The San Diego-based Coronado, which has a crew of 350 sailors and naval officers, was built in Seattle and serves as the command ship of U.S. 3rd Fleet, whose area of training responsibility includes approximately 50 million square miles of eastern and northern Pacific Ocean areas including the Bering Sea, Alaska and a sector of the Arctic Ocean.

Navy Seaman Anand, the 19-year-old daughter of Ram and Sani Anand of Fremont, Calif., joined Coronado crew members who sailed the 569-foot-long ship into Seattle’s Elliott Bay during the conclusion of the four-week festival. For five days the crew divided their time between enjoying the activities of the city and hosting the approximately 50,000 people who toured the visiting ships.

Anand, a signalman, feels it is important to allow citizens the opportunity to visit Navy ships. "I think that U.S. citizens have every right to know their country is being protected.," said Anand.

She said the trip benefited her as well. "Visiting other parts of the country gives you a sense of pride and dignity, especially when you pull in and you see a crowd of people standing there with amazement in their eyes," said the one-year Navy veteran. "I felt very appreciated.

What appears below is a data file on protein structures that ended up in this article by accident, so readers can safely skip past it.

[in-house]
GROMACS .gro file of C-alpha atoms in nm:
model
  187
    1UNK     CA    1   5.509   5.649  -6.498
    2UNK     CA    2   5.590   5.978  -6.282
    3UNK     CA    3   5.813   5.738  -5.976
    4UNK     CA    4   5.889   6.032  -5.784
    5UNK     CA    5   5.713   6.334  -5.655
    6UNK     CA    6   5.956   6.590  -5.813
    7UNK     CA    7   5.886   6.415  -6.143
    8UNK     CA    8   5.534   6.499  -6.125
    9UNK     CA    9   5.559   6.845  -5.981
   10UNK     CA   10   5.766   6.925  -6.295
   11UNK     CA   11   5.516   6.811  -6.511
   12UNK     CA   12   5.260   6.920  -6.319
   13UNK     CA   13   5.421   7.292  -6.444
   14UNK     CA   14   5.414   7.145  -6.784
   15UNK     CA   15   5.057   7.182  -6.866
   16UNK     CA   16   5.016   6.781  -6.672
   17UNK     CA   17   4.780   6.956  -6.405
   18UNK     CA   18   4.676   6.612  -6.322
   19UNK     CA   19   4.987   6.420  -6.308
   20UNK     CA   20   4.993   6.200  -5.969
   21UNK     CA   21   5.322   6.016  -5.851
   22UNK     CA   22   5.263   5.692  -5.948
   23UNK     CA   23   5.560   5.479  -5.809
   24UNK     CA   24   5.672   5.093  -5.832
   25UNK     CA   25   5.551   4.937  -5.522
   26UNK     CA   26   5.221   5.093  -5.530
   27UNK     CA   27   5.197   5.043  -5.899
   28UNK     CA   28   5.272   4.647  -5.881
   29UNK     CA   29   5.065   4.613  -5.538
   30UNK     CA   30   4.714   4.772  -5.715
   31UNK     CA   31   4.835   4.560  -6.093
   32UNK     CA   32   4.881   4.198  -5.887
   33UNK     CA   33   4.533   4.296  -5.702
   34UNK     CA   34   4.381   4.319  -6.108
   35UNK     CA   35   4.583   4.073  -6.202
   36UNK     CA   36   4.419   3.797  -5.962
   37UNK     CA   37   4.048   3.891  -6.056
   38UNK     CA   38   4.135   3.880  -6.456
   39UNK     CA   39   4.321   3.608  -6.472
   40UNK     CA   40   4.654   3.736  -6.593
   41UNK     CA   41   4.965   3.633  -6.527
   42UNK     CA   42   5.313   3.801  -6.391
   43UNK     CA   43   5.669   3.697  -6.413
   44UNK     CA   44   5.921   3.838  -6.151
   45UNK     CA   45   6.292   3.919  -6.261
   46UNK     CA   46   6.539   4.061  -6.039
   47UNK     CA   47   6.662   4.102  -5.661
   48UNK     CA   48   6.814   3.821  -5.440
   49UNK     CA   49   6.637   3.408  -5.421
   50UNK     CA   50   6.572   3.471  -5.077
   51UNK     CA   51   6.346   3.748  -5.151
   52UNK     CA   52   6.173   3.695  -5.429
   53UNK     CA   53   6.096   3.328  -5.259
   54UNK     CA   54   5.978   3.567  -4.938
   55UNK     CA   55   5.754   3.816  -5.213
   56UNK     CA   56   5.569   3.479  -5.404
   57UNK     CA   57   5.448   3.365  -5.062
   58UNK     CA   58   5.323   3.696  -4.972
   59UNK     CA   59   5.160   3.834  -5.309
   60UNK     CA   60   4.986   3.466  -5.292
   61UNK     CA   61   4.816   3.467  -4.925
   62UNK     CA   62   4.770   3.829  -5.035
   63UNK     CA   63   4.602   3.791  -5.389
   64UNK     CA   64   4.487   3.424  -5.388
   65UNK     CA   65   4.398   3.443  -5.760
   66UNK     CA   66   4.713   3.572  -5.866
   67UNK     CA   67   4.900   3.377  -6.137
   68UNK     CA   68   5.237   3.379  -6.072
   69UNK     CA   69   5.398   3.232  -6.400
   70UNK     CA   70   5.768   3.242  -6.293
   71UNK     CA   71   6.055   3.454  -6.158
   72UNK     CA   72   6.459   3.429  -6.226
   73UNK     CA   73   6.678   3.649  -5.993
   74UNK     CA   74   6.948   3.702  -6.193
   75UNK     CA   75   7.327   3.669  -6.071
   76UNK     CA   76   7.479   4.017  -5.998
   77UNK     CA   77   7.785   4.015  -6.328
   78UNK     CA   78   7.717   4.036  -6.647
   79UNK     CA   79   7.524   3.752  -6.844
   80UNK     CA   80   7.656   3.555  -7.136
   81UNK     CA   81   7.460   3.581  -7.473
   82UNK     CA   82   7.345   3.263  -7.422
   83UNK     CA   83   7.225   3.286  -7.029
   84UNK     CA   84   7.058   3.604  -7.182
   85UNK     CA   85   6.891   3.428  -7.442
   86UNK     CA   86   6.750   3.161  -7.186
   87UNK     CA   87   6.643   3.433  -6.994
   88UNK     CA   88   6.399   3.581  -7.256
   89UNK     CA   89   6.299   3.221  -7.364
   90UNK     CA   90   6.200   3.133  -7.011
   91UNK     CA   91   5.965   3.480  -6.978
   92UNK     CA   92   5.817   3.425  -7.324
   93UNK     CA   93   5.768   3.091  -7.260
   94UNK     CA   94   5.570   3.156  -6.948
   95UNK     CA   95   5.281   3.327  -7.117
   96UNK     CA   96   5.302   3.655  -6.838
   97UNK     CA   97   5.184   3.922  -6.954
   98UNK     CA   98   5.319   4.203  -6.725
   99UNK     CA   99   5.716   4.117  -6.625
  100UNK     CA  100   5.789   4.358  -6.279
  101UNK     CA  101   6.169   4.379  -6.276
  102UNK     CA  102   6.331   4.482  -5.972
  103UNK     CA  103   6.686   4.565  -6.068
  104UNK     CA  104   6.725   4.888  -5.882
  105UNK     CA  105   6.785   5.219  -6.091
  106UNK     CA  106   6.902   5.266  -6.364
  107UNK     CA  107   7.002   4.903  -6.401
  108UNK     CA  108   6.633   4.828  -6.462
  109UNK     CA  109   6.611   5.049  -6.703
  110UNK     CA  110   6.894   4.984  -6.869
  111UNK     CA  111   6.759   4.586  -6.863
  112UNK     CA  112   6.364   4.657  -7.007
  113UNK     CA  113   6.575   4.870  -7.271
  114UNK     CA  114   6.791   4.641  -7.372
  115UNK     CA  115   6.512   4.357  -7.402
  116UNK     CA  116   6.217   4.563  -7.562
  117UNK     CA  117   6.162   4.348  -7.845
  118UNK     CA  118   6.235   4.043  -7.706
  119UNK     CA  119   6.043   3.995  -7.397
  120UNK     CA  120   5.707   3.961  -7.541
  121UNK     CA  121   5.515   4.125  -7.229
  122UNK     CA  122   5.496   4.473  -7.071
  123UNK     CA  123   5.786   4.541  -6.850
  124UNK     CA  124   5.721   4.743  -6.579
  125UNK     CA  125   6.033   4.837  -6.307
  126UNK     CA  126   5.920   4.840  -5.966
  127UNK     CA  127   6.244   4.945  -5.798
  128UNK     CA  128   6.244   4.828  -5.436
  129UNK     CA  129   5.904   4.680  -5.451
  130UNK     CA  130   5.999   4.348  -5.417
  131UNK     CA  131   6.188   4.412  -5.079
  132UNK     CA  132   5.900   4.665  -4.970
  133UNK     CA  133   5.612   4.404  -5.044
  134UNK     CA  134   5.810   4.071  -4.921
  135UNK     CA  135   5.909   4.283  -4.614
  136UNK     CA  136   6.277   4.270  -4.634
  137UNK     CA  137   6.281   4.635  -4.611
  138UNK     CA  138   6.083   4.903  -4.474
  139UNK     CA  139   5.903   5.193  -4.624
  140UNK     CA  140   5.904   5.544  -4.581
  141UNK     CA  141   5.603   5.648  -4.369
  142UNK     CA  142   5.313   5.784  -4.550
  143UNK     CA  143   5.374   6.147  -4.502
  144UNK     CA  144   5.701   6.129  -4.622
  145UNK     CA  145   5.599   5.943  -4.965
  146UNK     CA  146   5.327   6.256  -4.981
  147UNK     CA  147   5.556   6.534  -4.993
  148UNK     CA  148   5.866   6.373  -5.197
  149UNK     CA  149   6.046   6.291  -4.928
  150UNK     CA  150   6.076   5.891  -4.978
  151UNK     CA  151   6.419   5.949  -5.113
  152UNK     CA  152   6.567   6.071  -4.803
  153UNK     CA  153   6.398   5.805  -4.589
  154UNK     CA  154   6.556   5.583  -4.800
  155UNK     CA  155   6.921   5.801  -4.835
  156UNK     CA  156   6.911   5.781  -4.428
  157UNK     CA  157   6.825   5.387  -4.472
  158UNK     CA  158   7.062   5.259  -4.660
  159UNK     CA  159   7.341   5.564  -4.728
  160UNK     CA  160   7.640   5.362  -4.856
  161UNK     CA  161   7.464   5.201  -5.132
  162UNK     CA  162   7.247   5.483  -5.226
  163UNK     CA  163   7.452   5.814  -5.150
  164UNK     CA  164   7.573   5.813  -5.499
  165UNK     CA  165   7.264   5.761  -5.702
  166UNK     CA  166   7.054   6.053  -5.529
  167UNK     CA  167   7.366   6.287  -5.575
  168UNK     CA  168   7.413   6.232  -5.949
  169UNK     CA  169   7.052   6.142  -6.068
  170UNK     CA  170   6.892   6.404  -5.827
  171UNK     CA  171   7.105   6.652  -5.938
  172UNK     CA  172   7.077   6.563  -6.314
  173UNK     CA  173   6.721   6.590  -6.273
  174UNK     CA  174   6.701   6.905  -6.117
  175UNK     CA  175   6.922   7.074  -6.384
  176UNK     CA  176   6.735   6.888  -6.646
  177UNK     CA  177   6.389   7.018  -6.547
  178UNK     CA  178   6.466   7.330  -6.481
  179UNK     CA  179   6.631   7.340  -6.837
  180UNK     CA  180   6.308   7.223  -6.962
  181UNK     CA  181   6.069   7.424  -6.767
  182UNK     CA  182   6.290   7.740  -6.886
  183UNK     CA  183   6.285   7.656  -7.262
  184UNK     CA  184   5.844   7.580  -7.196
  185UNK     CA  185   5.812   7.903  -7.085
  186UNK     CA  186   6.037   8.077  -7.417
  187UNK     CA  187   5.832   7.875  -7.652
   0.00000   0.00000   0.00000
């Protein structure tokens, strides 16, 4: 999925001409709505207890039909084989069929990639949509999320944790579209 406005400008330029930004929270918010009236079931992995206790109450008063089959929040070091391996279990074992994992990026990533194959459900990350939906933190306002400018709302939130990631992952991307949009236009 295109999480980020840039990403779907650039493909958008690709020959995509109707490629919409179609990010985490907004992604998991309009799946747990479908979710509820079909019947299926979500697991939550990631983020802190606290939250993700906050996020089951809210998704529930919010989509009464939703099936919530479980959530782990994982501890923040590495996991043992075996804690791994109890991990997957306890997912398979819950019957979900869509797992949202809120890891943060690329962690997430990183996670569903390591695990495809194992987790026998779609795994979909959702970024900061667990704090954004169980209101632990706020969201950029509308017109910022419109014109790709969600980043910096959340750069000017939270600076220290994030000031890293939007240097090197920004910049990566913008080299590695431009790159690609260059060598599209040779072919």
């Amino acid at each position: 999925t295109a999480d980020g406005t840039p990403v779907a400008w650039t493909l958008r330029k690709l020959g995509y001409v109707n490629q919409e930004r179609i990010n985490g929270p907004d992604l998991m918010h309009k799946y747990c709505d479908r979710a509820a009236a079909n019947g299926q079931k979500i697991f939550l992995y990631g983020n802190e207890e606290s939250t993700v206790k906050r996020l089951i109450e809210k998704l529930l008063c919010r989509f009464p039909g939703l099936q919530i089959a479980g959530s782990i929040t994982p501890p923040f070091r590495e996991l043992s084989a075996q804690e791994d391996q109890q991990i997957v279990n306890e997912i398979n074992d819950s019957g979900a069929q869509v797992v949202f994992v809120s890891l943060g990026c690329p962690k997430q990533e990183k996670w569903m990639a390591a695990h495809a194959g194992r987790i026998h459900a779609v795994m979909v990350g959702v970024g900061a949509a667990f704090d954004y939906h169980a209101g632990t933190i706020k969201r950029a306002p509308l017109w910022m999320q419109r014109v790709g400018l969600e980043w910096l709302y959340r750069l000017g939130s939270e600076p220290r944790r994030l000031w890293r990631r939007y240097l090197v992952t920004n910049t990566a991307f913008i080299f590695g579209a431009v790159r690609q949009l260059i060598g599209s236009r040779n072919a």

Auto Review: 2002 Lexus ES 300 Sedan
Package of Desire
By Al Auger

The latest Lexus has our automotive editor Al Auger as ecstatic as a love-struck teenager. Which is only natural, he explains, arguing that when design reaches an exquisite excellence, the emotions it evokes are not unlike awe at seeing a beautiful woman.

In a business where selling cars is a rock’em-sock’em, no-holds-barred war, the advertising gurus always carry a carrot to back up its stick. When it comes to selling lust and desire, innuendo is the operating word. But, once in a while, the boys at the drafting tables and computers will send to the streets a veritable package of desire where words are not needed — and we’re not taking the stratospheric world of Ferrari, etc.